‘I’m not in favour of the state bailing out market’

‘I’m not in favour of the state bailing out market’

Mumbai: Lord Meghnad Desai, eminent economist and professor emeritus at the London School of Economics (LSE), gives his views on the moral hazards of the state bailing out markets and the theory of decoupled markets, in a brief chat with Mint.

On the state bailing out the market…

I am not in favour of the state bailing out industry or market. I am against the Fed bailing out the US credit market. They are only making the situation—I do not want to use the word worse—but somewhat more difficult in the future. If you bail out a market, the state should also ensure that the measures would bring good results. The result matters; justification is based on the end result. However, bailing out (an) industry or market in order to restructure it is different.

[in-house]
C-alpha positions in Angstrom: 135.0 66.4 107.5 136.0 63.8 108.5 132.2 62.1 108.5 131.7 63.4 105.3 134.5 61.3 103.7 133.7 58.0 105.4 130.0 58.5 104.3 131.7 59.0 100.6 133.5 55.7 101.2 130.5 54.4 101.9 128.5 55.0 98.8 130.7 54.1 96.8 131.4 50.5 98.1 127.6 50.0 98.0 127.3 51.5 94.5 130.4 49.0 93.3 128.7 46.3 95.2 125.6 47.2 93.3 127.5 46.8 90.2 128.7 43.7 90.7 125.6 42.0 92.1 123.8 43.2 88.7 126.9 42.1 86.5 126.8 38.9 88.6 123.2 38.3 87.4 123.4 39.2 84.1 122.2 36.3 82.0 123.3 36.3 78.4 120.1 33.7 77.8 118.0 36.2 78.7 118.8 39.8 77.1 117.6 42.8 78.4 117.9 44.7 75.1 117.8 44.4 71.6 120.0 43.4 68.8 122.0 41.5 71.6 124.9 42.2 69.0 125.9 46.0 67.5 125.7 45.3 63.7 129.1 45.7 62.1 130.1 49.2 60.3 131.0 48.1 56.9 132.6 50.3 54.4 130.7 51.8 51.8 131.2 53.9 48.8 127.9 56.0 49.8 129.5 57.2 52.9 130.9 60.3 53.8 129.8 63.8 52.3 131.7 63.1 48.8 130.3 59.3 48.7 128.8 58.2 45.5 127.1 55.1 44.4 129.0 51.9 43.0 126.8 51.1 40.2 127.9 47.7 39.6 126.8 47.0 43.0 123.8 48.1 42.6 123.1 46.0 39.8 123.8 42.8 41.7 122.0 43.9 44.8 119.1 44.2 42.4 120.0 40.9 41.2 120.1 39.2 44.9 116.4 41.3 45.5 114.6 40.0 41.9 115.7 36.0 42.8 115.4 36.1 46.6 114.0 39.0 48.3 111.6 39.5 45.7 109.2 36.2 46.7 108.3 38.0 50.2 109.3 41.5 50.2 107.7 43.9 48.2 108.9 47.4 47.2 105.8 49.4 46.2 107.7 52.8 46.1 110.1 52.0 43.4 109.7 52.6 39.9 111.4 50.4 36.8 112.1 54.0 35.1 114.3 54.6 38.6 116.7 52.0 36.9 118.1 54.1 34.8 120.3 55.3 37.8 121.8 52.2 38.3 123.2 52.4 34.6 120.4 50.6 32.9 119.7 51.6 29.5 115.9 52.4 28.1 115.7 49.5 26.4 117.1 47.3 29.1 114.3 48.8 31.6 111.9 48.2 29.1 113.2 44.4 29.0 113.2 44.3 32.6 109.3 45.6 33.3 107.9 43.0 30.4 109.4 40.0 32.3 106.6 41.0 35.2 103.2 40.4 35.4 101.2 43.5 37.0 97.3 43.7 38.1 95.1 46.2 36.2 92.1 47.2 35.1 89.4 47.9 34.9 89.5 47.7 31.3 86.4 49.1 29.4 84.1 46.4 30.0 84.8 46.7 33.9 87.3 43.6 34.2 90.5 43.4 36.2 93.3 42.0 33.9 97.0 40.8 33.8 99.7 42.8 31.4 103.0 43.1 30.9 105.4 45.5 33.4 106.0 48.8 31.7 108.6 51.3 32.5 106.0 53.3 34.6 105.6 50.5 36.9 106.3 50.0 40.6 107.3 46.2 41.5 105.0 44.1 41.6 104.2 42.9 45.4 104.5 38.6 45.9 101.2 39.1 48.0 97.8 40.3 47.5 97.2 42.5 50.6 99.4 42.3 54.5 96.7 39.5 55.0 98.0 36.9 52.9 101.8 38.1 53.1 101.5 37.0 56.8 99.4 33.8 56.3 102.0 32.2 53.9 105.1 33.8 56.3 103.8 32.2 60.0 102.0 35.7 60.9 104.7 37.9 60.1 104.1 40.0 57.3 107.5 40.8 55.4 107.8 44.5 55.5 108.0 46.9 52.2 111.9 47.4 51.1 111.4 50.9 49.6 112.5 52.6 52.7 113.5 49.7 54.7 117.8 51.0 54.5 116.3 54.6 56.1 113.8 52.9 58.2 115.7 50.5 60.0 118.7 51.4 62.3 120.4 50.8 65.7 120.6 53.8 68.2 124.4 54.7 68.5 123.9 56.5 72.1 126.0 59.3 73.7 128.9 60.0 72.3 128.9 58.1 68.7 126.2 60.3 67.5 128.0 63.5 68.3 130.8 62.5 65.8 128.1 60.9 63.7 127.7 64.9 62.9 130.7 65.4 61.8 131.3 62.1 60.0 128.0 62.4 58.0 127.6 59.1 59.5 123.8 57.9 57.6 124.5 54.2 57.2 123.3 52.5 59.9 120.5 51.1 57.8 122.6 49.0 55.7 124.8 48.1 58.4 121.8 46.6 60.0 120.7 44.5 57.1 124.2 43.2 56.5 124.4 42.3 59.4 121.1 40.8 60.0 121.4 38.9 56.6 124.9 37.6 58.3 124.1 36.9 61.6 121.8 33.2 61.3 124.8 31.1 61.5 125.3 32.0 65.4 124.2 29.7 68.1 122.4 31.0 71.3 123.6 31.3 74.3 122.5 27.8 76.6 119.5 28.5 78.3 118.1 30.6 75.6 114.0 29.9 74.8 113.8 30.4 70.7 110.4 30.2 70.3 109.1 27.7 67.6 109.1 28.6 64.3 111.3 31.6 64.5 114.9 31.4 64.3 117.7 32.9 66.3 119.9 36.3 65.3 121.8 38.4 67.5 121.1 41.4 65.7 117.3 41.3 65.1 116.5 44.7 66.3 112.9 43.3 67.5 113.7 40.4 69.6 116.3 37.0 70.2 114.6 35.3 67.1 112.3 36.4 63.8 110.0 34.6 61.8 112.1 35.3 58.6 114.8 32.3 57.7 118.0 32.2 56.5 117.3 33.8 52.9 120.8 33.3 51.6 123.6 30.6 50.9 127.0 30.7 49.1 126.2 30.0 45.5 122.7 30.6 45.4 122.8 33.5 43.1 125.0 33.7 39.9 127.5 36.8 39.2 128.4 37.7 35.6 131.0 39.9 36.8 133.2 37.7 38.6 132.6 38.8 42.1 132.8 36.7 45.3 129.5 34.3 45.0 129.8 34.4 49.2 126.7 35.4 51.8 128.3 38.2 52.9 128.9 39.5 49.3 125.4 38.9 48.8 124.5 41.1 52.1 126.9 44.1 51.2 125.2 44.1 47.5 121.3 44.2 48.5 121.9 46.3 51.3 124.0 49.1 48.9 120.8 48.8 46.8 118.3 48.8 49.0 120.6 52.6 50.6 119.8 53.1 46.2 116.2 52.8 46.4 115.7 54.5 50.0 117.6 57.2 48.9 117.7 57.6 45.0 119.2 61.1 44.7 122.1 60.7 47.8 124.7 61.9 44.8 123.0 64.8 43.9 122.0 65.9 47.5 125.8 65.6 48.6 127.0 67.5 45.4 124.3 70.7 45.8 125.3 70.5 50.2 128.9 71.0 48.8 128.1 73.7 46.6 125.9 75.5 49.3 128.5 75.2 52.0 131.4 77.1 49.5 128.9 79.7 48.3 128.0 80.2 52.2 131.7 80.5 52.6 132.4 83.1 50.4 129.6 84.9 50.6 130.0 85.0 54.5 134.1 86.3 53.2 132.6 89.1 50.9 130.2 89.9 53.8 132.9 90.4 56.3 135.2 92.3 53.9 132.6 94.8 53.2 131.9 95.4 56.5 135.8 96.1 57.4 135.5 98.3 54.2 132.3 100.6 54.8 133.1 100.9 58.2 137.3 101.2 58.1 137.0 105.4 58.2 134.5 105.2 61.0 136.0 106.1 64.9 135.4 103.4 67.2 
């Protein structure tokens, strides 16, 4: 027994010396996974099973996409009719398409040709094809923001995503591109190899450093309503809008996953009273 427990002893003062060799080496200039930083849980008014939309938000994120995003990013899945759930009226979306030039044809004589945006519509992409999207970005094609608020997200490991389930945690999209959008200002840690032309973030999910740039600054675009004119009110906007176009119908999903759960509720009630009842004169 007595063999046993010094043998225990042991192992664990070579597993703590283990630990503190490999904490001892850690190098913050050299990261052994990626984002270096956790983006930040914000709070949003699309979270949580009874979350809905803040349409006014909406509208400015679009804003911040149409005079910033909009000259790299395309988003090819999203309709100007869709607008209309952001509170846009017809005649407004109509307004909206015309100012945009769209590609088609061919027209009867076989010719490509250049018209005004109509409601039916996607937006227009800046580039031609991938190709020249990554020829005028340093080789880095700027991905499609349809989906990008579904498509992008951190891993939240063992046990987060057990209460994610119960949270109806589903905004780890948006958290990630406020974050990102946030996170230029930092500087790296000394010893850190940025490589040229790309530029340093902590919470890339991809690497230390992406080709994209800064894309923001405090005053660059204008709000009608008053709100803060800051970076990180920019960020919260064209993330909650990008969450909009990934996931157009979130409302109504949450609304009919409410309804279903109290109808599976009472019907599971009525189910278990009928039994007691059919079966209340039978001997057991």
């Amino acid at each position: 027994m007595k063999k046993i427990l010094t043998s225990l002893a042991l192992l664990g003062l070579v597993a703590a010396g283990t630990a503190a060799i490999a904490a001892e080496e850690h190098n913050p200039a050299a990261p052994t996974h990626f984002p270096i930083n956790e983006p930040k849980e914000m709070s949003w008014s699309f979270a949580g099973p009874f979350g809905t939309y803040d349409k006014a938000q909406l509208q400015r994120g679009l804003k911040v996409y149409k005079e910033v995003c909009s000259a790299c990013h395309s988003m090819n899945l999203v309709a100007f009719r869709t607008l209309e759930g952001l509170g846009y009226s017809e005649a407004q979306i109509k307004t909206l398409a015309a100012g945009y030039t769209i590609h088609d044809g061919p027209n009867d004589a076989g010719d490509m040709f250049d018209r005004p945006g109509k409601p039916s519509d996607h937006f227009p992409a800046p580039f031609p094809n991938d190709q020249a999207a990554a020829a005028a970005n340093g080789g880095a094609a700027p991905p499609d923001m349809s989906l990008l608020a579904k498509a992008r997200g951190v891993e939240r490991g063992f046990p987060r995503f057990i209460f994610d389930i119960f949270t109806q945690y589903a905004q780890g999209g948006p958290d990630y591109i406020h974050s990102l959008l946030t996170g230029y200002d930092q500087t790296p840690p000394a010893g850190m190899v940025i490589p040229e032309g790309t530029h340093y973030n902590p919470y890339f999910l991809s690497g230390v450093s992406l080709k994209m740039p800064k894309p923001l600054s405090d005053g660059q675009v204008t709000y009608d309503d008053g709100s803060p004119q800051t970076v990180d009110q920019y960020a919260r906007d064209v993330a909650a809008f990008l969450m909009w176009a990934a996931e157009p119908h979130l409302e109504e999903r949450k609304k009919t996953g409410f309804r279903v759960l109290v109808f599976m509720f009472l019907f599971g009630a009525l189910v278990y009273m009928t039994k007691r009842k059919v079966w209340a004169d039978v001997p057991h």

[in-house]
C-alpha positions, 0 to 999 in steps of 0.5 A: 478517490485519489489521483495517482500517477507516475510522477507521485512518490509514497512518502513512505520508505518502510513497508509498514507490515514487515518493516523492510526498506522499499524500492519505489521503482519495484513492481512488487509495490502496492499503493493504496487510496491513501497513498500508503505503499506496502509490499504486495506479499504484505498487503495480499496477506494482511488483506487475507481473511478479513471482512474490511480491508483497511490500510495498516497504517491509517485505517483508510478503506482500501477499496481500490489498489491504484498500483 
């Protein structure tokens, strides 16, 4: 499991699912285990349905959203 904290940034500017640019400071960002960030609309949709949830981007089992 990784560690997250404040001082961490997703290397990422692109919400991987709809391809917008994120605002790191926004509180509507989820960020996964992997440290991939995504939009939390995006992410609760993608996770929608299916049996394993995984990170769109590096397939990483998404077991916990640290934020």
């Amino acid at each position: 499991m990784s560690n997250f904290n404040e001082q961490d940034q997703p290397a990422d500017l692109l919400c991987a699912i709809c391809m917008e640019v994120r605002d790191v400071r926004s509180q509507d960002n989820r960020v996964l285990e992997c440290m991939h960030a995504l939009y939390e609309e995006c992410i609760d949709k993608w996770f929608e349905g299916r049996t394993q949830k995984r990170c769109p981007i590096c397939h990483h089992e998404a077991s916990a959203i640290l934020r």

The automobile policy adopted by South Korea is an example. The state intervention in South Korea’s auto industry was smart; it helped their companies sell products outside their country and become globally competitive. Also, I support what Chinese authorities did in their banking sector.

On the decoupling thesis…

In this world, you cannot be decoupled unless you are a country such as North Korea. India is more open to financial flows than China, which is also opening up more. When you are a part of it, you cannot be decoupled from the problems that affect the global financial markets. There is no such thing as a shockproof equity market.